Hey. Hey, Hollywood. You want to make a film about mythology?

And one that’s actually good, not 47 Ronin or that truly abysmal The Legend of Hercules, what were you even thinking with that one?

Make a film about Susanoo.

Who’s Susanoo, you might ask? Oh, only the Japanese Shinto god of the sea and storms, cast out of heaven for warring with his sister, the sun goddess Amaterasu, from whom the divine line of Japanese emperors is descended. Why was he banished? He hurled a flayed pony at her loom, so she got in a strop and ran and hid in a cave and had to be lured out with a strip tease.

(Okay, that requires context.

I don’t feel like giving any. Here, have this pretty picture instead.)



So Susanoo is banished from heaven, descends to earth and finds an old couple, the earthly deities Ashi-nadzuchi and Te-nadzuchi. They’re sitting weeping, along with their daughter, Kushinada-hime. When Susanoo asks them about the wailing and so on and so forth, they reveal that they used to have eight daughters, but each of their previous children have been devoured, year by year, by the dread dragon Yamata no Orochi. 

Why the family didn’t just up and move somewhere that didn’t have a girl-eating dragon in the vicinity is is never discussed. Although they do say there’s no escaping their daughter’s fate, I suppose. 

Susanoo, hearing this, says that, since there’s no escaping fate, can I have your daughter? (I’m giving him the benefit of the doubt here and presuming he means that he wants her for his wife.) Ashi-nadzuchi says sure, why not, and Susnoo immediately turns his new fiancee into a comb…for some reason, presumably to hide her. Which is appropriate, because her name literally translates as ‘comb/wondrous rice-field princess.’ What are the odds, huh? He sticks her in his knot of hair –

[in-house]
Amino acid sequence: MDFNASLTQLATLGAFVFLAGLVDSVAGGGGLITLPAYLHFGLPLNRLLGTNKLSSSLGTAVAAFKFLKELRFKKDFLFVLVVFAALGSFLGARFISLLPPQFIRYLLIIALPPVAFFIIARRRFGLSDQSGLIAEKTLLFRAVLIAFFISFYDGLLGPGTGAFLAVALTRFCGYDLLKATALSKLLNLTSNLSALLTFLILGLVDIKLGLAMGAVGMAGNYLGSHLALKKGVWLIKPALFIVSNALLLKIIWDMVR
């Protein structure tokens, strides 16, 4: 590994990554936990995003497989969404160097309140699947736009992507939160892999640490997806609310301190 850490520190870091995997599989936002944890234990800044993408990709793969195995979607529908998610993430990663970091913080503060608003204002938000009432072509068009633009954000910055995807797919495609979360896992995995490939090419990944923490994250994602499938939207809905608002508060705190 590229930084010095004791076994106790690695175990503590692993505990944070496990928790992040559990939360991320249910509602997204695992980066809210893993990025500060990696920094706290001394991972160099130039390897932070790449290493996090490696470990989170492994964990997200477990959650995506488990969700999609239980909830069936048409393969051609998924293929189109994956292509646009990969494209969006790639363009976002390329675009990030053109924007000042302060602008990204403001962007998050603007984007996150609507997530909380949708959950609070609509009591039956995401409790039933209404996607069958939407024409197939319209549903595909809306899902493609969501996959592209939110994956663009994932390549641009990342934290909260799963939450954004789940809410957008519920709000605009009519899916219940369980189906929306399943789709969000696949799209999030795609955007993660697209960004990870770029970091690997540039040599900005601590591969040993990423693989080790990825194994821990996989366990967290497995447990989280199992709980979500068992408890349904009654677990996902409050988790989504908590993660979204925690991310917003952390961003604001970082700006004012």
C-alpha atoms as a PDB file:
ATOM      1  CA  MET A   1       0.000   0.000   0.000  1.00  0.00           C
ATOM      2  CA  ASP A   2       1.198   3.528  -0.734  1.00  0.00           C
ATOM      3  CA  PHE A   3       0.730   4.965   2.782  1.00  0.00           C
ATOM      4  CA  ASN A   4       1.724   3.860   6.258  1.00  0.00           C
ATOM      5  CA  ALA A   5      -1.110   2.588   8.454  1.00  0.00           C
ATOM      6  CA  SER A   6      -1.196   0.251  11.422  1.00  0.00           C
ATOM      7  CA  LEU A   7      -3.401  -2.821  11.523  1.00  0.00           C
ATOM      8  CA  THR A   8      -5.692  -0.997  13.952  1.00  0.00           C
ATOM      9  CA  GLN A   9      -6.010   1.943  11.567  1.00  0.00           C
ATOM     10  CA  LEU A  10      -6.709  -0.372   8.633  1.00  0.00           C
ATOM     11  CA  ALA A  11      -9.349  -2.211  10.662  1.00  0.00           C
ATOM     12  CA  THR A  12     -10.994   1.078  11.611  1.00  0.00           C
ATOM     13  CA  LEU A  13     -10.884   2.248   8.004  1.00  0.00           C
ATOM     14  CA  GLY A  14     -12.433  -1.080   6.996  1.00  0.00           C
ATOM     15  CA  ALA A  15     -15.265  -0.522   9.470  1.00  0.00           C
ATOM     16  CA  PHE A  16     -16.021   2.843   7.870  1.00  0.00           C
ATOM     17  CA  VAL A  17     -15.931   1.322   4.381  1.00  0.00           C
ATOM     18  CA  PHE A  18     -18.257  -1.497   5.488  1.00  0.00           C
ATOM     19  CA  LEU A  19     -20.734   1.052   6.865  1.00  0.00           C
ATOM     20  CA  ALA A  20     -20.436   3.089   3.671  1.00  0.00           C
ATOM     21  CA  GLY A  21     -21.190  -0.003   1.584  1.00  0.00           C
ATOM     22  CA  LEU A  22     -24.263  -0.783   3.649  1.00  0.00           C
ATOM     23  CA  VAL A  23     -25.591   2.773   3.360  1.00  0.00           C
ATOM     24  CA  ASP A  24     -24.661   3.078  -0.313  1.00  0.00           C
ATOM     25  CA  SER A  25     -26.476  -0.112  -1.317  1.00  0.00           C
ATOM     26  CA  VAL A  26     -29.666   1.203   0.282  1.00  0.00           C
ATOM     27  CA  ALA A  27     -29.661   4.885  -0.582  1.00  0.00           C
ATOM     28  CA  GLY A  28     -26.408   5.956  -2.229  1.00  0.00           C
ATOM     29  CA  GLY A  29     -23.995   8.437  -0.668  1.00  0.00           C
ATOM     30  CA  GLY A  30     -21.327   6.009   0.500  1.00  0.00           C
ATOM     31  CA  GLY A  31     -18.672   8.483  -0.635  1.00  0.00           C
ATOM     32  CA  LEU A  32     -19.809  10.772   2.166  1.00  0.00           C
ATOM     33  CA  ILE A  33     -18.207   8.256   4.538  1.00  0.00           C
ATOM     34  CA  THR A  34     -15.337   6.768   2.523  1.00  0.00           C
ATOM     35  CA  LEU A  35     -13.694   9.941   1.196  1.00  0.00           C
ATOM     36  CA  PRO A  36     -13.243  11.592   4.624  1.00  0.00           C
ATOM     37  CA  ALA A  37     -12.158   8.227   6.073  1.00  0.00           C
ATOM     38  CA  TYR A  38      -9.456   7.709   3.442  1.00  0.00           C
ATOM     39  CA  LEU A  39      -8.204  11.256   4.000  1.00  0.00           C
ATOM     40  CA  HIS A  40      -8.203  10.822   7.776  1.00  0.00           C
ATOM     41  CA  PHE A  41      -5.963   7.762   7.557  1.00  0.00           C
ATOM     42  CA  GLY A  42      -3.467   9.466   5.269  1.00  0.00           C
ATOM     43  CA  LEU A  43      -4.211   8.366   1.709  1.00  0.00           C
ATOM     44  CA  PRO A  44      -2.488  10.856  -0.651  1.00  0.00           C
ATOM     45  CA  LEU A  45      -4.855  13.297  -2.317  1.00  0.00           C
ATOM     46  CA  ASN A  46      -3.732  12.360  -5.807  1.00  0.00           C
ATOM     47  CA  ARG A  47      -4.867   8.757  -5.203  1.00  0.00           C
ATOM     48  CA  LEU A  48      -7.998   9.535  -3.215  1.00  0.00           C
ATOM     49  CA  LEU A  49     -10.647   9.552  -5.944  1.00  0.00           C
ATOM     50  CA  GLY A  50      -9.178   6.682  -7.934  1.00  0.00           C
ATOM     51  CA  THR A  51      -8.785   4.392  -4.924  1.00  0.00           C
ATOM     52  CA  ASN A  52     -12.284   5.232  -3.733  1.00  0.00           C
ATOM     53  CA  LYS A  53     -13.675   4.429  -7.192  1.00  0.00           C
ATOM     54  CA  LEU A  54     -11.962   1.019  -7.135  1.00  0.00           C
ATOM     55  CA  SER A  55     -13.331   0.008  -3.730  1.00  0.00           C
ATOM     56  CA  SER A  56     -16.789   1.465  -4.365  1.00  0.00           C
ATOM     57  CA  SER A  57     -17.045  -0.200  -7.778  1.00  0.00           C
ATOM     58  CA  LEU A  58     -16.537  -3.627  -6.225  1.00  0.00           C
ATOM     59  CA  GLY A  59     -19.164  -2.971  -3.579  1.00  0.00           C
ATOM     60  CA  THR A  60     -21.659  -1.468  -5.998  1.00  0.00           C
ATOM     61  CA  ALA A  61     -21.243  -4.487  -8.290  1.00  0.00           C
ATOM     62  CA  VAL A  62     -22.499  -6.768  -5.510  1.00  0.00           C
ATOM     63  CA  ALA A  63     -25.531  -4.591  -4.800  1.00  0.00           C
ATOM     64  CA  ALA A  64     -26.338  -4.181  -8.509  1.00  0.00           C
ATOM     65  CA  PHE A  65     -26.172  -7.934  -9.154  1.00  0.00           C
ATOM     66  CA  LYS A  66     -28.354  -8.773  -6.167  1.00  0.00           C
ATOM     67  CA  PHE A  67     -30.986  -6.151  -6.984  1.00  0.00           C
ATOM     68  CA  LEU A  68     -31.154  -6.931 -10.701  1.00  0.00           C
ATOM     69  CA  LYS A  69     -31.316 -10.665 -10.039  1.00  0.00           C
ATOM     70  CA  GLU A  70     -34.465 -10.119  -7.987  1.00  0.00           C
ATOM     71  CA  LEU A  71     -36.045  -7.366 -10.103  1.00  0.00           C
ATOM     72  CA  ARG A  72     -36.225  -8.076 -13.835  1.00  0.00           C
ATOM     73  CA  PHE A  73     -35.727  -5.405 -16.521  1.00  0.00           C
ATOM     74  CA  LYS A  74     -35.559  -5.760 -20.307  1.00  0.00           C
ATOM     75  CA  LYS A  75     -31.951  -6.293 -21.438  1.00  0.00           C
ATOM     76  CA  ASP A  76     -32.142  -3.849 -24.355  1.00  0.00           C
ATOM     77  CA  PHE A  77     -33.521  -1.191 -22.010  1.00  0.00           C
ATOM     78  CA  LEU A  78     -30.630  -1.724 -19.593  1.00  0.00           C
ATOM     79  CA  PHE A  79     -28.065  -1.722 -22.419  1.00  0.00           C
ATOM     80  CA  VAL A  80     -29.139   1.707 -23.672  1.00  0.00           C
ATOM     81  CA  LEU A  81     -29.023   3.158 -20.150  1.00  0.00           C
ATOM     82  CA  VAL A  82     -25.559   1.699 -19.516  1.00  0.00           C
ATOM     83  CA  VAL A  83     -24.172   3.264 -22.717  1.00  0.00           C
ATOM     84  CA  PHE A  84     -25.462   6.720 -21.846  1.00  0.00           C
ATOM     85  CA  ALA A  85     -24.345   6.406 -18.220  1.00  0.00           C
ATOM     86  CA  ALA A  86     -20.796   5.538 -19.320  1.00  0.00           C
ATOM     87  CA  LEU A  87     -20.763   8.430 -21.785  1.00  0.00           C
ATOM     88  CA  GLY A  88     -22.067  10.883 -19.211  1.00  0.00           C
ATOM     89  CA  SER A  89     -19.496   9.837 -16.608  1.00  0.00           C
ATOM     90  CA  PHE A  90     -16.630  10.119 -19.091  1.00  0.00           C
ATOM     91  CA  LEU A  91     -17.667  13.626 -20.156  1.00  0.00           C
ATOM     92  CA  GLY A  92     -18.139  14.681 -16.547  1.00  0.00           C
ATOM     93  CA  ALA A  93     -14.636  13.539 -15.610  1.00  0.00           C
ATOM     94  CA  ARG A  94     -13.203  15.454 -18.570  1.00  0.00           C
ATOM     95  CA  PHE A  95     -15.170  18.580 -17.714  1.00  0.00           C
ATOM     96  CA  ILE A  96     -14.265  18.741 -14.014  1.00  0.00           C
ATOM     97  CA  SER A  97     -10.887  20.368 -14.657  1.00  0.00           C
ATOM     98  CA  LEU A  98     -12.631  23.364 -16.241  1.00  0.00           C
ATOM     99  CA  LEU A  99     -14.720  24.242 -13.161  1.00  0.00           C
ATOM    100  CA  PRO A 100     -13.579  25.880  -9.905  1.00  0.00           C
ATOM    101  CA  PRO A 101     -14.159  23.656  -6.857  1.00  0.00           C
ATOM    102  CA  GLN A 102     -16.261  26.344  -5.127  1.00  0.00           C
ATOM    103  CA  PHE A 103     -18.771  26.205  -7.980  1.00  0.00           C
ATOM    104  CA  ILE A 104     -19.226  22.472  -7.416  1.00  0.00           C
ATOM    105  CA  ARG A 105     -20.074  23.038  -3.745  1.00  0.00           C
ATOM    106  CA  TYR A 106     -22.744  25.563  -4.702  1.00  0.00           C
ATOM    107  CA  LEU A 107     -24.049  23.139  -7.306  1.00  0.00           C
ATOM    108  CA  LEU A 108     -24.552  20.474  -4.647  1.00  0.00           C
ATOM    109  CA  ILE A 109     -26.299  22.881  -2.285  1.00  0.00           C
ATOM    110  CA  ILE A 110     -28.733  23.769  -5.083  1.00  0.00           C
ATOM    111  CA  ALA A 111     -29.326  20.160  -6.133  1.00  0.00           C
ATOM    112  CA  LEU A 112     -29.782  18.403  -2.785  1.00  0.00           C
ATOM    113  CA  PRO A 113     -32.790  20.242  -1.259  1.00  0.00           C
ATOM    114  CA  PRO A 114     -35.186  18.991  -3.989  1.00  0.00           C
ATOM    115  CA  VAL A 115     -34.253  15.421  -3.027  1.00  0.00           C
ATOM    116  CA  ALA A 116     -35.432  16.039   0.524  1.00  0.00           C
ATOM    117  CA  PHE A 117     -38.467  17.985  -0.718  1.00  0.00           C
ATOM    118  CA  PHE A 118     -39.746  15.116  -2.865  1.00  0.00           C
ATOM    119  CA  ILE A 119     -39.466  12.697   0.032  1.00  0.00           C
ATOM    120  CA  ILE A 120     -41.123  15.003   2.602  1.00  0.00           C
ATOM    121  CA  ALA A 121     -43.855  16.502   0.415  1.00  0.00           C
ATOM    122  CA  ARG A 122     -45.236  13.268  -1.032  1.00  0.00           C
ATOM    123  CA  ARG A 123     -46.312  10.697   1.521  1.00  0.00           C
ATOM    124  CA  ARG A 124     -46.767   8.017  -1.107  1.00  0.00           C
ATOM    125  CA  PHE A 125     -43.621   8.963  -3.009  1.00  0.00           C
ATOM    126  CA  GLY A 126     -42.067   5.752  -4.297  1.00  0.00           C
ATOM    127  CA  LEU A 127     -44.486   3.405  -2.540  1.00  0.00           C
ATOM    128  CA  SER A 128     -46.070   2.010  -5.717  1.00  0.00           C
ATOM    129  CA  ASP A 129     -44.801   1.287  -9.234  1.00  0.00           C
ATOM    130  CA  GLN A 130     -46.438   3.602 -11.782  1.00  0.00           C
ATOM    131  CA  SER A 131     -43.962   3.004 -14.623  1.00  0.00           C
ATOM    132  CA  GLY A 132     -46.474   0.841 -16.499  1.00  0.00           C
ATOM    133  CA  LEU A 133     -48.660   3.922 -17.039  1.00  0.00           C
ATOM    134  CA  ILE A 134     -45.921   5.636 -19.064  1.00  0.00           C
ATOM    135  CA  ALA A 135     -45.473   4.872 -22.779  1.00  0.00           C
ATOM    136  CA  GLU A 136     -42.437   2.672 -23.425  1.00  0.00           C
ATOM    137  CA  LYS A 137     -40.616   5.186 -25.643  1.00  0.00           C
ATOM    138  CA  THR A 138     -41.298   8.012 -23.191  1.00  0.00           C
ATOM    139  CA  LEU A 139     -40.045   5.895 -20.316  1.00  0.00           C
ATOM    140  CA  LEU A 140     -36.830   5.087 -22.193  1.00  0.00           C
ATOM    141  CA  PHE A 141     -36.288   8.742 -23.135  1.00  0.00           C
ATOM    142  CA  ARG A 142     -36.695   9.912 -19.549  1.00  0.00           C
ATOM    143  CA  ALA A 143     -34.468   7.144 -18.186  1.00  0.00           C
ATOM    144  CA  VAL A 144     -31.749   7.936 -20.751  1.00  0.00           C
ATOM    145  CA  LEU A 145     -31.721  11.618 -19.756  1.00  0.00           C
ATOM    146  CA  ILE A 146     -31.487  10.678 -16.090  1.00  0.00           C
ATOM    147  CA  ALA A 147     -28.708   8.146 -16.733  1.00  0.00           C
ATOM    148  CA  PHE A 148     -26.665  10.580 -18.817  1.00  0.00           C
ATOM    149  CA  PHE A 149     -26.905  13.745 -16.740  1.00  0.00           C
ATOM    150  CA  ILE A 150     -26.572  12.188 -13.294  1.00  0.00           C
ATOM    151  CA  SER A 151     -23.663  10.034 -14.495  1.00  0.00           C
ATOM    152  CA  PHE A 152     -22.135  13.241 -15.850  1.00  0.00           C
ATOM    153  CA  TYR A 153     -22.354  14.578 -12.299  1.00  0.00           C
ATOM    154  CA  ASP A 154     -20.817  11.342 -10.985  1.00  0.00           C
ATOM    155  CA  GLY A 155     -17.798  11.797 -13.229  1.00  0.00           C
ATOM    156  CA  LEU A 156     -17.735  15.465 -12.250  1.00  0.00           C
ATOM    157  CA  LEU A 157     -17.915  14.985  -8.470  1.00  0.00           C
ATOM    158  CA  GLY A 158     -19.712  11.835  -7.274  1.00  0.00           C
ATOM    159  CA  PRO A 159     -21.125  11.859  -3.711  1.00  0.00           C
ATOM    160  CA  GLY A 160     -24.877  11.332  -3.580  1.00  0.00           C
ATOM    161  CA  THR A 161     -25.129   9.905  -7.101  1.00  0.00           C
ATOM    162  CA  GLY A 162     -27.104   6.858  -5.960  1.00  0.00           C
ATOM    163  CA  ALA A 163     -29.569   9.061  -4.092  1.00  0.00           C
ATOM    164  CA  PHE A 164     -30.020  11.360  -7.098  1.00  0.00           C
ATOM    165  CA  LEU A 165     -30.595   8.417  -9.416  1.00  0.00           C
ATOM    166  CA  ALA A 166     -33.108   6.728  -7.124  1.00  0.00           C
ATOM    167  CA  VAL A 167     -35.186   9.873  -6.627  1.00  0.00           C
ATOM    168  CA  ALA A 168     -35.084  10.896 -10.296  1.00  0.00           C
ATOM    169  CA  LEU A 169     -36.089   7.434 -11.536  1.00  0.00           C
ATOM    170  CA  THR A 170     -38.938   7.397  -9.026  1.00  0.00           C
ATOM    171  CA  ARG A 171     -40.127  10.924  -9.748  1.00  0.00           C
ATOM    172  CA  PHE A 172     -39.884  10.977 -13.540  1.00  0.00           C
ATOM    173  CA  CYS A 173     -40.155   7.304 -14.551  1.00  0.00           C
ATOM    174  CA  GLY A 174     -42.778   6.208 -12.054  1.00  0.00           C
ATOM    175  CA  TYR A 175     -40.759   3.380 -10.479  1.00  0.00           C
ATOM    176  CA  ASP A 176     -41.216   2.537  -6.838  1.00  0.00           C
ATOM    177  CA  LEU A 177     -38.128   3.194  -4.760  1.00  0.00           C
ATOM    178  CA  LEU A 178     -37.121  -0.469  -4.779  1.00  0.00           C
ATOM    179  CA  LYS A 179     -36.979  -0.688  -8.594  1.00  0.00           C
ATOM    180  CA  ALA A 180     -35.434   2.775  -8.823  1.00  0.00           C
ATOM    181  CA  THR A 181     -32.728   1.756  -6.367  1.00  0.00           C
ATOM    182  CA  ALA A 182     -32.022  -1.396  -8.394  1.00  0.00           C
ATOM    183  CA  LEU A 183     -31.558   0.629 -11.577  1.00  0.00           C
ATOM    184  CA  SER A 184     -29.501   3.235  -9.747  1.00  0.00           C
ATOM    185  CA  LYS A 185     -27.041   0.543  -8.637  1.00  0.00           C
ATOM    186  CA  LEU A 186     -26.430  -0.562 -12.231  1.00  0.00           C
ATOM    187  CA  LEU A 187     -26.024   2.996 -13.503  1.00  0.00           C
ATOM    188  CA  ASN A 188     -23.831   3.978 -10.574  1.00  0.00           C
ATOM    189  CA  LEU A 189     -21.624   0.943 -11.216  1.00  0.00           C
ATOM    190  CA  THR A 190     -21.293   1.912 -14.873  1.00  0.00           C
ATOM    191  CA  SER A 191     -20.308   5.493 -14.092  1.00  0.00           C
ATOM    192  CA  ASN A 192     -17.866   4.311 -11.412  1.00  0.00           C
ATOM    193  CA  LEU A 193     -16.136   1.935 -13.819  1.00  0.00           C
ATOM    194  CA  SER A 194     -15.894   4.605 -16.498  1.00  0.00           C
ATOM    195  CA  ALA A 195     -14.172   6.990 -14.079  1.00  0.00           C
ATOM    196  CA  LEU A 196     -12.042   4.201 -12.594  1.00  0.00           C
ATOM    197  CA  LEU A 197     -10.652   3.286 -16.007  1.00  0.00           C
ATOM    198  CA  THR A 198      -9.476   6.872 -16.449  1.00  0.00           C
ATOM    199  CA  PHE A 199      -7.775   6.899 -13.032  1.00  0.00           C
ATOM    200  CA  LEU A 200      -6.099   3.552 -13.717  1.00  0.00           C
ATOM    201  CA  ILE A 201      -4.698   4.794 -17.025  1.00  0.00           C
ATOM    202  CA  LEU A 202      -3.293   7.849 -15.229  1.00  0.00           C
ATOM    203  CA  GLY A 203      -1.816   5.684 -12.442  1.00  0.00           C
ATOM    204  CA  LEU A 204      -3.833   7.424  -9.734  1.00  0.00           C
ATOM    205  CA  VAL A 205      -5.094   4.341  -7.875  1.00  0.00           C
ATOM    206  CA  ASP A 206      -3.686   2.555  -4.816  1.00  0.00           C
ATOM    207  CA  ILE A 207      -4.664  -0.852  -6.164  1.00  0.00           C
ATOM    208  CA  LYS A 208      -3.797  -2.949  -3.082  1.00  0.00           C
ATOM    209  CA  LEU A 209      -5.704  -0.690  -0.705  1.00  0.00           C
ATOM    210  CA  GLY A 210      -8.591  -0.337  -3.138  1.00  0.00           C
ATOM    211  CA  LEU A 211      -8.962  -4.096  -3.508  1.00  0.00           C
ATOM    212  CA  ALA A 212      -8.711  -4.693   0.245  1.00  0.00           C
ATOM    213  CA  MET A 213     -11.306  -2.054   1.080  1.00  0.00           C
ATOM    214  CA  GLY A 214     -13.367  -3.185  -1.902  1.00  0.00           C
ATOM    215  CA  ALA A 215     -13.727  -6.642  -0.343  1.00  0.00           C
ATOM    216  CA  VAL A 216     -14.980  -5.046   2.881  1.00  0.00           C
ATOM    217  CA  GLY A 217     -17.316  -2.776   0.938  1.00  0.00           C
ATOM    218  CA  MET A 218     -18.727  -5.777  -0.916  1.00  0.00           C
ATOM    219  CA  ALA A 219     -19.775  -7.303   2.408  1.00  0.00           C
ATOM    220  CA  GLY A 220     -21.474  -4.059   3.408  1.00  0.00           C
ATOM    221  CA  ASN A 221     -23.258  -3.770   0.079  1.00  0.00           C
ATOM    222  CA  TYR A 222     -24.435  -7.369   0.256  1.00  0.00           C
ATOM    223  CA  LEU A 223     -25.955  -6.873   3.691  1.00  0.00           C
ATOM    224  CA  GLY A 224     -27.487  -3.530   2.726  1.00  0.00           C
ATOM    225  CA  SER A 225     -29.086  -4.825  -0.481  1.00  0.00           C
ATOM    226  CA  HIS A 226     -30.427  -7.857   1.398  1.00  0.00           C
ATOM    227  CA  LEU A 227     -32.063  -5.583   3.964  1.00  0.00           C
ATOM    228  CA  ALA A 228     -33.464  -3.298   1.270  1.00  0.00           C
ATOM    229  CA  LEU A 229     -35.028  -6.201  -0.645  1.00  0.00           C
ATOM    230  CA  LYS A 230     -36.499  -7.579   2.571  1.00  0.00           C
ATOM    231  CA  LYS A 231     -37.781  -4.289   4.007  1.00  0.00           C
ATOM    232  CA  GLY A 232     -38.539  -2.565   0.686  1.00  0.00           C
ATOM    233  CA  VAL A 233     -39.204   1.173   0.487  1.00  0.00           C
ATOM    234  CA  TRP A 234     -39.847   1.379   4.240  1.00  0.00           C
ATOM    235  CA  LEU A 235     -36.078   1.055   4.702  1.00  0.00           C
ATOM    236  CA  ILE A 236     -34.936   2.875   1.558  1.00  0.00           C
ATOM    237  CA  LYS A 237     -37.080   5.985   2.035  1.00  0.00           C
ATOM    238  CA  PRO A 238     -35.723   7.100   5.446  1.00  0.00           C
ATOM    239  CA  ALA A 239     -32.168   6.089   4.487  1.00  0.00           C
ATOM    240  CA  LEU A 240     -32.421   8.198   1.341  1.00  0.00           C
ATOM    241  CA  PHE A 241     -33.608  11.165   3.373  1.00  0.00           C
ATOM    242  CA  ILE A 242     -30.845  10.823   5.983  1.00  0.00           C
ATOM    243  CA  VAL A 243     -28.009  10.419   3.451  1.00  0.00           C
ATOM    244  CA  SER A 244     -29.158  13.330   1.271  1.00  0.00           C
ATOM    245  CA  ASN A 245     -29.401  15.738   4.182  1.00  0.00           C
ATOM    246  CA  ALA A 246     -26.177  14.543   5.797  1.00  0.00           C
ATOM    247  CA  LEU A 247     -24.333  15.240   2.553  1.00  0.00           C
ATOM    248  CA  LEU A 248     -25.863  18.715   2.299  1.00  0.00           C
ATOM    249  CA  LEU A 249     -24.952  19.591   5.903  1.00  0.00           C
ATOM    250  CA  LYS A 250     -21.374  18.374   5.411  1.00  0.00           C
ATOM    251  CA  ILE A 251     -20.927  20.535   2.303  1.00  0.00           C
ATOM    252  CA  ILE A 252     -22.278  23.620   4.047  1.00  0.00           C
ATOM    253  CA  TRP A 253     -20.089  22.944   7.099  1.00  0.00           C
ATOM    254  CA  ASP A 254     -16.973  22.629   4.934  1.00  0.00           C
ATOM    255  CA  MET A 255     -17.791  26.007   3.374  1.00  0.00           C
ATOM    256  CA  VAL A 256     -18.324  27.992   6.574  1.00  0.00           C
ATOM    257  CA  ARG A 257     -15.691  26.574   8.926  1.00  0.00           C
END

– that’s just a tad Freudian.

(Plus, fun fact, her parents’ names translate as ‘Foot Stroking Elder’ and ‘Hand Stroking Elder’, so there you go.)

Anyway, Susanoo then gets his future in-laws brewin’ some sake. They brew enough to fill eight huge barrels.

Why eight?

Well, you see, Orochi isn’t just any dragon. You think the Hydra’s tough, growing all those heads when Hercules smashes each head to bits? Orochi has eight heads to begin with.

So, instead of smashing the heads with a club, Susanoo instead gets the heads smashed on rice wine, chops the plastered Orochi into bits, breaks his sword doing it and finds a brand new sword in Orochi’s tail that he claims for himself.

All right, so this part would probably need to be expanded for the film a bit.

…okay, a lot.




With Orochi dead, Susanoo marries Kushinada-hime and bequeaths the sword he found in the dragon’s tail, called (deep breath) Ama-no-Murakumo-no-Tsurugi (“Sword of the Gathering Clouds of Heaven”) or, alternatively, the Kusanagi-no-Tsurugi (“Grasscutter Sword”) to Amaterasu as a reconciliation present.

There! Self contained plot thread with beginning, middle and end that could be open for a sequel if you really wanted to do more stuff with Susanoo and Kushinada-hime (or Amaterasu, or even their parents, boy that would be a weird film) action scenes, character development, an arrogant man-child cured of hubris, lots of chances for special effects to make the audience go ‘aaaaaaaaaaaaa’ and, not least, a dragon that’s actually supposed to be there. 

With eight heads, man.

(Also, let’s see you try and sneak Caucasian actors into this story, smartass.)

The only problem is that Okami already did this story a thousand times better than you ever could, Hollywood.

…still, video games are getting turned into films all the time now…